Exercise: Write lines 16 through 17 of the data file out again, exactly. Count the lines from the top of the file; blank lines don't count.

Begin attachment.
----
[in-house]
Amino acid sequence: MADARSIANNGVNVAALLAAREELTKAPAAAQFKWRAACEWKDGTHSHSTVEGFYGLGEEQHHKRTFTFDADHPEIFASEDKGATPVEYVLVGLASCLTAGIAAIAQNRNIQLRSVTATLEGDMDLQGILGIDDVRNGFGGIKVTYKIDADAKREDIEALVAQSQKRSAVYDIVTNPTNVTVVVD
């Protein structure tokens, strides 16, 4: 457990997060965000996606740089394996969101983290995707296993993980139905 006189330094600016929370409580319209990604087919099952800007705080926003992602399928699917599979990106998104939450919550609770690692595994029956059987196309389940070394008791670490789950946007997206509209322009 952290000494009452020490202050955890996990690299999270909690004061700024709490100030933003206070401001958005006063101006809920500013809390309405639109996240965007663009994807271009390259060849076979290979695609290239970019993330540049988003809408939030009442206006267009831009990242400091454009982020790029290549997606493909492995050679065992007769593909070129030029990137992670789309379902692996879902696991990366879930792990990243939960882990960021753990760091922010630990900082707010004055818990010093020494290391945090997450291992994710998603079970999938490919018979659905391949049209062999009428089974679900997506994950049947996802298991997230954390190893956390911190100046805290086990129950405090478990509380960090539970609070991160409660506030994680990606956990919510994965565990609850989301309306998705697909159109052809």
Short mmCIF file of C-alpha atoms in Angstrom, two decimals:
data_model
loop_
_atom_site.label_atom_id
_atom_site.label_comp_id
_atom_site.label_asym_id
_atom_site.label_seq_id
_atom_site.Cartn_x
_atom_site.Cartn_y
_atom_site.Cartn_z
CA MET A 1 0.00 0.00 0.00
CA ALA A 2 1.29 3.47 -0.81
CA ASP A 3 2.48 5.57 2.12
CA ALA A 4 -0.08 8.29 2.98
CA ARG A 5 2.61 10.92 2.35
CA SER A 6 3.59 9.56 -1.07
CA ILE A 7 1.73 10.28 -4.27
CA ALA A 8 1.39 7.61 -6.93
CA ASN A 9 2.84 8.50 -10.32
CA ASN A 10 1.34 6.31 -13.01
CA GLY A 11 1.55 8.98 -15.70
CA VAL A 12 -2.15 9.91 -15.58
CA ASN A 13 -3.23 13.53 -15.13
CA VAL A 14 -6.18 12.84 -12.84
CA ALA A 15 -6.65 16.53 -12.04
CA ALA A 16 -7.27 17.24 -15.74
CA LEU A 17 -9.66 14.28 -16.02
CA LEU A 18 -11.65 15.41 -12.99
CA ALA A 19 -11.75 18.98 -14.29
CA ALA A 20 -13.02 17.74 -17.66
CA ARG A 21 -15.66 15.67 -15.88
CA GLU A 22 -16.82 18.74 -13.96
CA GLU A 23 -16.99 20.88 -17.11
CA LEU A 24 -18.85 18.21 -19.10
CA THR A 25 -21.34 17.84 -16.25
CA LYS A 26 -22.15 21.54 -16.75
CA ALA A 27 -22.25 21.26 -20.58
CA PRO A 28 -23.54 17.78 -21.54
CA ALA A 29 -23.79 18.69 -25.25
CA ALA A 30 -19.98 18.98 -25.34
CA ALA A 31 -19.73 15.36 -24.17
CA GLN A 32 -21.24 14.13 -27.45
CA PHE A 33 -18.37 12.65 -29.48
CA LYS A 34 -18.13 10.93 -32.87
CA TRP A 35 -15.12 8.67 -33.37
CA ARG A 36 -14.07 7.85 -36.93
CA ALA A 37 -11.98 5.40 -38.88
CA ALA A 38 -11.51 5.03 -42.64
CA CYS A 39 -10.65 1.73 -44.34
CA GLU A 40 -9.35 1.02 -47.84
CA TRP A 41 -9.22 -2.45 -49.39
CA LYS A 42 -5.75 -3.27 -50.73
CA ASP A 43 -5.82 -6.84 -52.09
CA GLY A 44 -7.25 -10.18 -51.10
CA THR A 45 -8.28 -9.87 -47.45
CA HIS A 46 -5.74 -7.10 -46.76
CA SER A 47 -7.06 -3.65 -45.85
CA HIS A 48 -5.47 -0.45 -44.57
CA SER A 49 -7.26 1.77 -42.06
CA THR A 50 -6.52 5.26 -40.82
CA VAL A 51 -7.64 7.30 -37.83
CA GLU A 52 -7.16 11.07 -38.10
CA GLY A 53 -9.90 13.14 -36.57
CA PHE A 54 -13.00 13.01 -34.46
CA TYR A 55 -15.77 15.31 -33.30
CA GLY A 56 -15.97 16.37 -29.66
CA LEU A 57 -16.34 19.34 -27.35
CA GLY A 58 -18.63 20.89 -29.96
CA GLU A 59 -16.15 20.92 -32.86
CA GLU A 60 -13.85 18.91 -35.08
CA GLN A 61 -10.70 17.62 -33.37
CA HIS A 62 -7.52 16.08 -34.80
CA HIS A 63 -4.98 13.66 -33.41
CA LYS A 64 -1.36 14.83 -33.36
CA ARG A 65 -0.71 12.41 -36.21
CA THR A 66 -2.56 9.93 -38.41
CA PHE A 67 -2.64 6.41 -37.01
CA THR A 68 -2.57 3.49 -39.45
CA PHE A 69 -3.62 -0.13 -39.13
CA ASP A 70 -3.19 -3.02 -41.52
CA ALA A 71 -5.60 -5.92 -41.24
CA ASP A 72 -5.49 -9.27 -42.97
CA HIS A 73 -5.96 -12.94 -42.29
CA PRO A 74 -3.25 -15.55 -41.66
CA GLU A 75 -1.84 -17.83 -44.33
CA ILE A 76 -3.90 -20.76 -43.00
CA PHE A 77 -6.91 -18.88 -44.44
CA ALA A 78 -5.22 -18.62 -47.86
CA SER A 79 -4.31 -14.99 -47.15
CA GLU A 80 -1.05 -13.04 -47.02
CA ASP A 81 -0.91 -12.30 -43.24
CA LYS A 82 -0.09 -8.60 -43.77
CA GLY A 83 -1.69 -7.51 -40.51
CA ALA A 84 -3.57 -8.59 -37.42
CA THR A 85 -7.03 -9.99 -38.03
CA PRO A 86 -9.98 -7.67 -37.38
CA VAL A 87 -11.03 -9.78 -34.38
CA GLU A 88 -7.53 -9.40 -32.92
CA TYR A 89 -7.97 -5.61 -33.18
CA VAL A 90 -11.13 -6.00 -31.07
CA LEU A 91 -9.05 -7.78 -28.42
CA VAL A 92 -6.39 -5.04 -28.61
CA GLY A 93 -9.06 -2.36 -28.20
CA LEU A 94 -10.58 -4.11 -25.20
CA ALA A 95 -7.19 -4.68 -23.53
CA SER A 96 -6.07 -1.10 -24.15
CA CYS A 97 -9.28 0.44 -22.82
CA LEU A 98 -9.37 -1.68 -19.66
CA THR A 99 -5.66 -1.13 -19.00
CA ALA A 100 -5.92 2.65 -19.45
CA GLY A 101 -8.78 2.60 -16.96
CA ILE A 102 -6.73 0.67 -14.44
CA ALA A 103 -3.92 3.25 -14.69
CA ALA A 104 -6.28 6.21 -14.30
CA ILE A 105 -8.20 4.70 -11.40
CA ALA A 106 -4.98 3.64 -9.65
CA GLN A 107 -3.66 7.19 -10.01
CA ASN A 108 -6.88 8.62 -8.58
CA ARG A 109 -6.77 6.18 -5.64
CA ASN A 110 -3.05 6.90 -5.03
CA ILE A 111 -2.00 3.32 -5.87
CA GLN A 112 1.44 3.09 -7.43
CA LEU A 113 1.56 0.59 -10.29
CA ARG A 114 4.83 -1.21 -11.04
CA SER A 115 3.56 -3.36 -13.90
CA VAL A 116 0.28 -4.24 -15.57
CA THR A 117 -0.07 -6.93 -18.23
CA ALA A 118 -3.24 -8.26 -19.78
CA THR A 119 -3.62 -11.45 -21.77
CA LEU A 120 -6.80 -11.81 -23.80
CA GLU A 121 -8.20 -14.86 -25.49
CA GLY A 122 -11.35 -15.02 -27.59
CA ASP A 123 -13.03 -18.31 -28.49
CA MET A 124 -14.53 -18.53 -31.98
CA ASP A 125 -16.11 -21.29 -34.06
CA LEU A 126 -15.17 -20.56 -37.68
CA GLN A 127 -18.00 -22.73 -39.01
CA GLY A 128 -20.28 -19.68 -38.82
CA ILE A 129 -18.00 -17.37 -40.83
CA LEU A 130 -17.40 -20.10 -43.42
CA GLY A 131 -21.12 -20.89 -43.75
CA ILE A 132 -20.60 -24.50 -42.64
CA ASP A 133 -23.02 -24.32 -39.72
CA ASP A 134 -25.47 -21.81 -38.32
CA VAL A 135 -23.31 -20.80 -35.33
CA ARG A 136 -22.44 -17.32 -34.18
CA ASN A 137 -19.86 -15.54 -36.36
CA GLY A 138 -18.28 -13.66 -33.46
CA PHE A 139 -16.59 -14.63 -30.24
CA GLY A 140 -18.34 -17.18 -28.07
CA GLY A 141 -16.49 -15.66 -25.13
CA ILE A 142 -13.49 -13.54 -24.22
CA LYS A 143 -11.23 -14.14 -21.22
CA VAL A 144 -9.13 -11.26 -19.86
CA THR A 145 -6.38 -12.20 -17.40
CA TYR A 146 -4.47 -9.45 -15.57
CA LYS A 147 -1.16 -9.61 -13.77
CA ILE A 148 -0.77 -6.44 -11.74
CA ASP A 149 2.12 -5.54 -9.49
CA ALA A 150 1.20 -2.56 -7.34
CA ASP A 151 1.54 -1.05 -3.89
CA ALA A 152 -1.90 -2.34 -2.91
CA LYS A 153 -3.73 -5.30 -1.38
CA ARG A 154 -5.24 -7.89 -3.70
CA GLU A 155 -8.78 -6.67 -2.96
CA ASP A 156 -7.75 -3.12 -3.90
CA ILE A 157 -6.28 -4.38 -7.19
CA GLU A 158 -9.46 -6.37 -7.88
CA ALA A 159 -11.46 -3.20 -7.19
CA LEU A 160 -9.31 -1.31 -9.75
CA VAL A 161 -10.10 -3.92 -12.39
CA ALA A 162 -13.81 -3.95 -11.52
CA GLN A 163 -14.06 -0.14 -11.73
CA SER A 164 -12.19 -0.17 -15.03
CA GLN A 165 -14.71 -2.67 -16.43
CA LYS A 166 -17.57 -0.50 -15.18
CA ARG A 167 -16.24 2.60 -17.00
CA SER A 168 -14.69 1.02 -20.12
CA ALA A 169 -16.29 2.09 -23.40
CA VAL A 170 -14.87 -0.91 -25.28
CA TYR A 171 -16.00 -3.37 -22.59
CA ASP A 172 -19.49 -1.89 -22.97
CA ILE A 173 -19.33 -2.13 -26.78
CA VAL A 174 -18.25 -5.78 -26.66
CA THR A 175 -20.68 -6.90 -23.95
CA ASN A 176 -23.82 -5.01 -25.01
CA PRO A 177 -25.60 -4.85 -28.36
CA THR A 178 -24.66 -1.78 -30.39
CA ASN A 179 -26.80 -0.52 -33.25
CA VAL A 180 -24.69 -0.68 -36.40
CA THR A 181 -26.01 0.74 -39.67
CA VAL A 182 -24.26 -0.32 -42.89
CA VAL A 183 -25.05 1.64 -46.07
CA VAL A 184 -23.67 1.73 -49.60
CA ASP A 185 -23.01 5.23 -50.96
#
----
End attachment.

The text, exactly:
CA ASP A 3 2.48 5.57 2.12
CA ALA A 4 -0.08 8.29 2.98